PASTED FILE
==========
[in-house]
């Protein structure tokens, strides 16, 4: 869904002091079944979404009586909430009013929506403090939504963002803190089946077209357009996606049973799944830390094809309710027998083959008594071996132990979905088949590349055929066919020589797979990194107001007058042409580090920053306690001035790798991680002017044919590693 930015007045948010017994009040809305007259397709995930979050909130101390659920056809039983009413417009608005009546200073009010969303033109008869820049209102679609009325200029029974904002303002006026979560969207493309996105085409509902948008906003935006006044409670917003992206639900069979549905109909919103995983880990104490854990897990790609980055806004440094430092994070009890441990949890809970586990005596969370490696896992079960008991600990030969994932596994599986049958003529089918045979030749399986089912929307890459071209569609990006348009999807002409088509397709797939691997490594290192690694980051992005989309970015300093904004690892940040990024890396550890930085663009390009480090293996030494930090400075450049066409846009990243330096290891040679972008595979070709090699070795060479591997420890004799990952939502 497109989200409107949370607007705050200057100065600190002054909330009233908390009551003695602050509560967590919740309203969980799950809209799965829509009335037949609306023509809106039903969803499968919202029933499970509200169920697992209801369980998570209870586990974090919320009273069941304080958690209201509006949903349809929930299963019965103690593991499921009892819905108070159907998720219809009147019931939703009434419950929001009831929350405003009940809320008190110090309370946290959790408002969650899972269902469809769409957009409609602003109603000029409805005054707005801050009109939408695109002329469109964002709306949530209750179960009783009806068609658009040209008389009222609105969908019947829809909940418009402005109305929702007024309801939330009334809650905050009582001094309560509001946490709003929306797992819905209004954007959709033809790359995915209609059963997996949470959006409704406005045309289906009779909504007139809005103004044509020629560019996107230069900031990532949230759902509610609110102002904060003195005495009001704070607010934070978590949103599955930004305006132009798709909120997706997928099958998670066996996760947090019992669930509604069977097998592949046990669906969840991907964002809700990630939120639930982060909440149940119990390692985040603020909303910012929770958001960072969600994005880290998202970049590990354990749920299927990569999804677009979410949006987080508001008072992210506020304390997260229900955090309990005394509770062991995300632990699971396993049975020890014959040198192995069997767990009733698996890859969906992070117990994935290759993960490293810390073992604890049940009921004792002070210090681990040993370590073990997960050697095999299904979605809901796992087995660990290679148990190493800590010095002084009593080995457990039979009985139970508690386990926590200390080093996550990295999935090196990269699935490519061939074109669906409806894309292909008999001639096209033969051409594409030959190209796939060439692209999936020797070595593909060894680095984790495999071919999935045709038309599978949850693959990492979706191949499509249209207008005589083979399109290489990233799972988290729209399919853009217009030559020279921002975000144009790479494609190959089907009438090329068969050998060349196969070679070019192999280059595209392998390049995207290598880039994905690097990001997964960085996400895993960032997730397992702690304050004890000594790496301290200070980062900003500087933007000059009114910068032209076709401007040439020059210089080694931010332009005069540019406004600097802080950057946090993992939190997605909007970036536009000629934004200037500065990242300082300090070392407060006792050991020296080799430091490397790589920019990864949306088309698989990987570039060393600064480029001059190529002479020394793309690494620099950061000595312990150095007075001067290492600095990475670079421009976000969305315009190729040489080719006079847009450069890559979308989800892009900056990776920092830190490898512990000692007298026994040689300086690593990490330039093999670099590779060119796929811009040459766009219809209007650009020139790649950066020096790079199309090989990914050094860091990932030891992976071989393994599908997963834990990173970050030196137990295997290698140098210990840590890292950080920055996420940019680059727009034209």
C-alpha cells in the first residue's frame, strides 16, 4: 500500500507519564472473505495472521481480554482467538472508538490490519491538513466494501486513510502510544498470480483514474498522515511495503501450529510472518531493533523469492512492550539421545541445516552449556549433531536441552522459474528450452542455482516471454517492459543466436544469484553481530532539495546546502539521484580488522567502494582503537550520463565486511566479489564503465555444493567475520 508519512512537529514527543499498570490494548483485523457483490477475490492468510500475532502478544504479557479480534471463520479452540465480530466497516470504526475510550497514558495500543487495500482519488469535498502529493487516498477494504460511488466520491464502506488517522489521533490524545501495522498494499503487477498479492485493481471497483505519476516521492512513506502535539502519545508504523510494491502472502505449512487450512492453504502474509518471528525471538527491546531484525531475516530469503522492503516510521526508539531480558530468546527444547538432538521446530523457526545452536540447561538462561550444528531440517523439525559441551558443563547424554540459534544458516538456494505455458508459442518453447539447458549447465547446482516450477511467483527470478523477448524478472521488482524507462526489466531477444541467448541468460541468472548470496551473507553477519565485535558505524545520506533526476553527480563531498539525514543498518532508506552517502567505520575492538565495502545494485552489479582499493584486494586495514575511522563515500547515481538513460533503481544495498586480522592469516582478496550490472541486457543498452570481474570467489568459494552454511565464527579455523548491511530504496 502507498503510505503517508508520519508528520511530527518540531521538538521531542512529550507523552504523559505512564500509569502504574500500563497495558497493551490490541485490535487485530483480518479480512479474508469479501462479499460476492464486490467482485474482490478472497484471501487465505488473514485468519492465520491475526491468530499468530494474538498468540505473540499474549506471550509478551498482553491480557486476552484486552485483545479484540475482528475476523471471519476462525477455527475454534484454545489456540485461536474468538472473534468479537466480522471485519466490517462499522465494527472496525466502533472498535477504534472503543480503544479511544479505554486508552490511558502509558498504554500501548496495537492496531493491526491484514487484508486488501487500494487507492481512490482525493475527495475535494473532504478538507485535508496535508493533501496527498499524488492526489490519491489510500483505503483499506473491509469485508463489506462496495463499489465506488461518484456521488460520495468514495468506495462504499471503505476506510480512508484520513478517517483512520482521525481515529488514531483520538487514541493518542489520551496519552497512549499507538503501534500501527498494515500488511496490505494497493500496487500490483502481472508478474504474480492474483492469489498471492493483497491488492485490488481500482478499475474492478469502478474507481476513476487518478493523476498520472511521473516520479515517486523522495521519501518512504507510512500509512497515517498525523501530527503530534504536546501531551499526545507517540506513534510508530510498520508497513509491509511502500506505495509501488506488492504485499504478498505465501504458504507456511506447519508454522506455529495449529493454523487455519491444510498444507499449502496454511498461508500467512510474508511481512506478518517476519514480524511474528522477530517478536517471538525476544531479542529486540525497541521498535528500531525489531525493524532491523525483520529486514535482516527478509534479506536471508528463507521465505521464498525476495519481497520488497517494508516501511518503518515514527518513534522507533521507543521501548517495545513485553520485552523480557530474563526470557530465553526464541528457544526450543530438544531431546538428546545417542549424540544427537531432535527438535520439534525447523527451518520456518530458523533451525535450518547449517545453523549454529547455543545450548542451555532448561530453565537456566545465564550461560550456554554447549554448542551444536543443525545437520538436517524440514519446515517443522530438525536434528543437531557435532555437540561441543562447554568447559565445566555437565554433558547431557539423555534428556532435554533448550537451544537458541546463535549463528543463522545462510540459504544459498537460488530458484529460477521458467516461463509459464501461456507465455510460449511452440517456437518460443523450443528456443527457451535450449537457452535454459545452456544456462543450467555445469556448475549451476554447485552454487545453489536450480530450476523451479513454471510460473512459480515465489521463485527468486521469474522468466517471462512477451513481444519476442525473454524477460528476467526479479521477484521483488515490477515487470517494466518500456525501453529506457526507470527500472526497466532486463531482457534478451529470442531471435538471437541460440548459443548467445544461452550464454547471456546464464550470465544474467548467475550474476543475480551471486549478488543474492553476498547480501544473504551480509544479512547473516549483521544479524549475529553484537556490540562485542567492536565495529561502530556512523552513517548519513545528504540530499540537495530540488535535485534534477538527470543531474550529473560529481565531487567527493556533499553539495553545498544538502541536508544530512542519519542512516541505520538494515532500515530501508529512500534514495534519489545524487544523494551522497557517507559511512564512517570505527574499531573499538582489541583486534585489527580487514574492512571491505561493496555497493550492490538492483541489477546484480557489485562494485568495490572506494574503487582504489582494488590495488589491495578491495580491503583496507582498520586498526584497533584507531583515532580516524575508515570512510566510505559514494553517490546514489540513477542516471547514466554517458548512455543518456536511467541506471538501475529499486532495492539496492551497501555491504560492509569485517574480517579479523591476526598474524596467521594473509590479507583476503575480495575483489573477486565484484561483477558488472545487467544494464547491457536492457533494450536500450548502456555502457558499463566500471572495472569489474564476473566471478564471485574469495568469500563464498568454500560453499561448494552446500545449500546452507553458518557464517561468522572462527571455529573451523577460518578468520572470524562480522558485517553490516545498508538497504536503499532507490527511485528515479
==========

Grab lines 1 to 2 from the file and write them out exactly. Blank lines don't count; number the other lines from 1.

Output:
[in-house]
């Protein structure tokens, strides 16, 4: 869904002091079944979404009586909430009013929506403090939504963002803190089946077209357009996606049973799944830390094809309710027998083959008594071996132990979905088949590349055929066919020589797979990194107001007058042409580090920053306690001035790798991680002017044919590693 930015007045948010017994009040809305007259397709995930979050909130101390659920056809039983009413417009608005009546200073009010969303033109008869820049209102679609009325200029029974904002303002006026979560969207493309996105085409509902948008906003935006006044409670917003992206639900069979549905109909919103995983880990104490854990897990790609980055806004440094430092994070009890441990949890809970586990005596969370490696896992079960008991600990030969994932596994599986049958003529089918045979030749399986089912929307890459071209569609990006348009999807002409088509397709797939691997490594290192690694980051992005989309970015300093904004690892940040990024890396550890930085663009390009480090293996030494930090400075450049066409846009990243330096290891040679972008595979070709090699070795060479591997420890004799990952939502 497109989200409107949370607007705050200057100065600190002054909330009233908390009551003695602050509560967590919740309203969980799950809209799965829509009335037949609306023509809106039903969803499968919202029933499970509200169920697992209801369980998570209870586990974090919320009273069941304080958690209201509006949903349809929930299963019965103690593991499921009892819905108070159907998720219809009147019931939703009434419950929001009831929350405003009940809320008190110090309370946290959790408002969650899972269902469809769409957009409609602003109603000029409805005054707005801050009109939408695109002329469109964002709306949530209750179960009783009806068609658009040209008389009222609105969908019947829809909940418009402005109305929702007024309801939330009334809650905050009582001094309560509001946490709003929306797992819905209004954007959709033809790359995915209609059963997996949470959006409704406005045309289906009779909504007139809005103004044509020629560019996107230069900031990532949230759902509610609110102002904060003195005495009001704070607010934070978590949103599955930004305006132009798709909120997706997928099958998670066996996760947090019992669930509604069977097998592949046990669906969840991907964002809700990630939120639930982060909440149940119990390692985040603020909303910012929770958001960072969600994005880290998202970049590990354990749920299927990569999804677009979410949006987080508001008072992210506020304390997260229900955090309990005394509770062991995300632990699971396993049975020890014959040198192995069997767990009733698996890859969906992070117990994935290759993960490293810390073992604890049940009921004792002070210090681990040993370590073990997960050697095999299904979605809901796992087995660990290679148990190493800590010095002084009593080995457990039979009985139970508690386990926590200390080093996550990295999935090196990269699935490519061939074109669906409806894309292909008999001639096209033969051409594409030959190209796939060439692209999936020797070595593909060894680095984790495999071919999935045709038309599978949850693959990492979706191949499509249209207008005589083979399109290489990233799972988290729209399919853009217009030559020279921002975000144009790479494609190959089907009438090329068969050998060349196969070679070019192999280059595209392998390049995207290598880039994905690097990001997964960085996400895993960032997730397992702690304050004890000594790496301290200070980062900003500087933007000059009114910068032209076709401007040439020059210089080694931010332009005069540019406004600097802080950057946090993992939190997605909007970036536009000629934004200037500065990242300082300090070392407060006792050991020296080799430091490397790589920019990864949306088309698989990987570039060393600064480029001059190529002479020394793309690494620099950061000595312990150095007075001067290492600095990475670079421009976000969305315009190729040489080719006079847009450069890559979308989800892009900056990776920092830190490898512990000692007298026994040689300086690593990490330039093999670099590779060119796929811009040459766009219809209007650009020139790649950066020096790079199309090989990914050094860091990932030891992976071989393994599908997963834990990173970050030196137990295997290698140098210990840590890292950080920055996420940019680059727009034209």